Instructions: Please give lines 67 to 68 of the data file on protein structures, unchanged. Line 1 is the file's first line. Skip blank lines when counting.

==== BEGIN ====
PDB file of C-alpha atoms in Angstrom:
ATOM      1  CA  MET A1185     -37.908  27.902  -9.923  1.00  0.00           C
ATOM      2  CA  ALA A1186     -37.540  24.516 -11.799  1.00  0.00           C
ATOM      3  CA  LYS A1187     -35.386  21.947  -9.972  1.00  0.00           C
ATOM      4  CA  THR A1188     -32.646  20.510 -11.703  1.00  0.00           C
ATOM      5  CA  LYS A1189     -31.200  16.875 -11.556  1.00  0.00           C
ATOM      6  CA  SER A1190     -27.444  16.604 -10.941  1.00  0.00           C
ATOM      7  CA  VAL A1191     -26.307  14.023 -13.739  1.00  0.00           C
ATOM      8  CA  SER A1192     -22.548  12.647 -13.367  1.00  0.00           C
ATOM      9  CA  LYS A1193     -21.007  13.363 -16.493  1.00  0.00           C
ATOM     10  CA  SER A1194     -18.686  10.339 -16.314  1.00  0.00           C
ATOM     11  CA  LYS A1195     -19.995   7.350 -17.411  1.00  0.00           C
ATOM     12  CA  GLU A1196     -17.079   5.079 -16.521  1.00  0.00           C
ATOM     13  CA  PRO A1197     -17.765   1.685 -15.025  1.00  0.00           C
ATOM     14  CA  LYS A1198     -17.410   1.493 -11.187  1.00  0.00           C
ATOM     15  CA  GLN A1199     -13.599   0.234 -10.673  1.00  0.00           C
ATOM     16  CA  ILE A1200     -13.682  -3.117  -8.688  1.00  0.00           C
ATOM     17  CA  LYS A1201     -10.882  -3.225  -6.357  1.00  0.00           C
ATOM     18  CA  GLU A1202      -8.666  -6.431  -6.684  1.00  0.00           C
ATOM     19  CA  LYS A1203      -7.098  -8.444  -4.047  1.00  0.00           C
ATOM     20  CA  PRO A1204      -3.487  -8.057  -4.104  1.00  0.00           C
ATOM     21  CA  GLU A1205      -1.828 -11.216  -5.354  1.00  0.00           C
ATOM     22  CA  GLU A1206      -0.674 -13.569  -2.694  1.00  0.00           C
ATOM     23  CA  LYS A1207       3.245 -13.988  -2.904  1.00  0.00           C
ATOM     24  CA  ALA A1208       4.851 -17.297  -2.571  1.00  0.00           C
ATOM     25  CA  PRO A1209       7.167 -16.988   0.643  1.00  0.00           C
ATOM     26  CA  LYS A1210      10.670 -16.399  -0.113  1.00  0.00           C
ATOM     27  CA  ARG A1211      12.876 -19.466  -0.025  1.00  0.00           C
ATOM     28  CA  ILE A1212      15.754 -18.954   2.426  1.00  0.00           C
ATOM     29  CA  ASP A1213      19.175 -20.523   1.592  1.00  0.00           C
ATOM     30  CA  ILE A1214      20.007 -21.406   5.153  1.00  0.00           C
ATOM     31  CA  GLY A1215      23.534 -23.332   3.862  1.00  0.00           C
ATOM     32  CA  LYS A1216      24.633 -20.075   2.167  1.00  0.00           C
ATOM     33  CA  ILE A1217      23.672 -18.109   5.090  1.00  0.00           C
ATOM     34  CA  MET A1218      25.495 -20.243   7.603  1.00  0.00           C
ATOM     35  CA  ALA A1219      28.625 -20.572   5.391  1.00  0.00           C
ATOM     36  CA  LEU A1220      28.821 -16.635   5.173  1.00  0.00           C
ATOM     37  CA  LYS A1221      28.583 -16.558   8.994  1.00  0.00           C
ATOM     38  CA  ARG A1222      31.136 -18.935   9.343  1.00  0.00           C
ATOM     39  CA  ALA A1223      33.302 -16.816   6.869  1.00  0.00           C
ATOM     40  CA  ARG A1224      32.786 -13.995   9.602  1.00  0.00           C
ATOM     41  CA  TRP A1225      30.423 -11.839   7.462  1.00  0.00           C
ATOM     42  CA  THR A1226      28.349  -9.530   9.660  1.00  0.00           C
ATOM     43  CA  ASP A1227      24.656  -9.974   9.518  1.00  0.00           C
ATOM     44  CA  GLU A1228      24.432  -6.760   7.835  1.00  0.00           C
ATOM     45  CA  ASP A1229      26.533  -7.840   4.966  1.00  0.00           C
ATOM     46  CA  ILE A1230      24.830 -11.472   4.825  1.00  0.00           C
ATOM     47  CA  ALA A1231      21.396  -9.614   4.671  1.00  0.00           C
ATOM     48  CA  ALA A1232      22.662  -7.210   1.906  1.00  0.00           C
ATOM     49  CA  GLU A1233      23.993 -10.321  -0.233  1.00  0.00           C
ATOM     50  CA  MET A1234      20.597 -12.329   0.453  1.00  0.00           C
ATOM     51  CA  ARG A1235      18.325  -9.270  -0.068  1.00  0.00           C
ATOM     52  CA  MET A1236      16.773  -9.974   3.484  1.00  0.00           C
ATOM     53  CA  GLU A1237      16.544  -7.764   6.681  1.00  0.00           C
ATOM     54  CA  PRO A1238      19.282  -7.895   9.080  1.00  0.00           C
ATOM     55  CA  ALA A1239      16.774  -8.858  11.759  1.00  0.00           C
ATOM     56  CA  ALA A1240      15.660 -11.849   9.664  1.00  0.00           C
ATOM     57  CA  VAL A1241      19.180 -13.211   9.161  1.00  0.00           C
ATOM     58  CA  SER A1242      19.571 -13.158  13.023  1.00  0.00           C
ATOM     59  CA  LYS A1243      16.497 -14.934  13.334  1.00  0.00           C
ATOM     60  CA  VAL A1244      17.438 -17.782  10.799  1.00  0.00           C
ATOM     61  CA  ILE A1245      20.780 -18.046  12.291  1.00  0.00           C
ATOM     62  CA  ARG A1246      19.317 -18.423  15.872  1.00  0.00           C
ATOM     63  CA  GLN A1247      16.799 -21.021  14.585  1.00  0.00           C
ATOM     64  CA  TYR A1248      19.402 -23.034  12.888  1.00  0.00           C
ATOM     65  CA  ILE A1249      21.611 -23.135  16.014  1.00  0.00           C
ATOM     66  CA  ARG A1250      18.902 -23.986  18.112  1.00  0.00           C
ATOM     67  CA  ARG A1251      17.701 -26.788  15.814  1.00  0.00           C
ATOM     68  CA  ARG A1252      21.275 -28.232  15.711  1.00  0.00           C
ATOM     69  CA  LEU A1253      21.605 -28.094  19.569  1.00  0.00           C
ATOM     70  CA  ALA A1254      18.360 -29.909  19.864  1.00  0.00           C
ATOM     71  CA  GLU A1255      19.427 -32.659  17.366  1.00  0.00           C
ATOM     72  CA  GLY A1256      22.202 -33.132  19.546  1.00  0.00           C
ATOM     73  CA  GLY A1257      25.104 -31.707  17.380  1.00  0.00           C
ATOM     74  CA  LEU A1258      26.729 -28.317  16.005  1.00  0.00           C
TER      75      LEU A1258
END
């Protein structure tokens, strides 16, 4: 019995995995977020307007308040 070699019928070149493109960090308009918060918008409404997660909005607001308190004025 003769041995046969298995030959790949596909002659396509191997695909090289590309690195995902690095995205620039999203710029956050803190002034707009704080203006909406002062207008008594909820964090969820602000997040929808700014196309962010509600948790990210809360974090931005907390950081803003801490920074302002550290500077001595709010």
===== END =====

ATOM     66  CA  ARG A1250      18.902 -23.986  18.112  1.00  0.00           C
ATOM     67  CA  ARG A1251      17.701 -26.788  15.814  1.00  0.00           C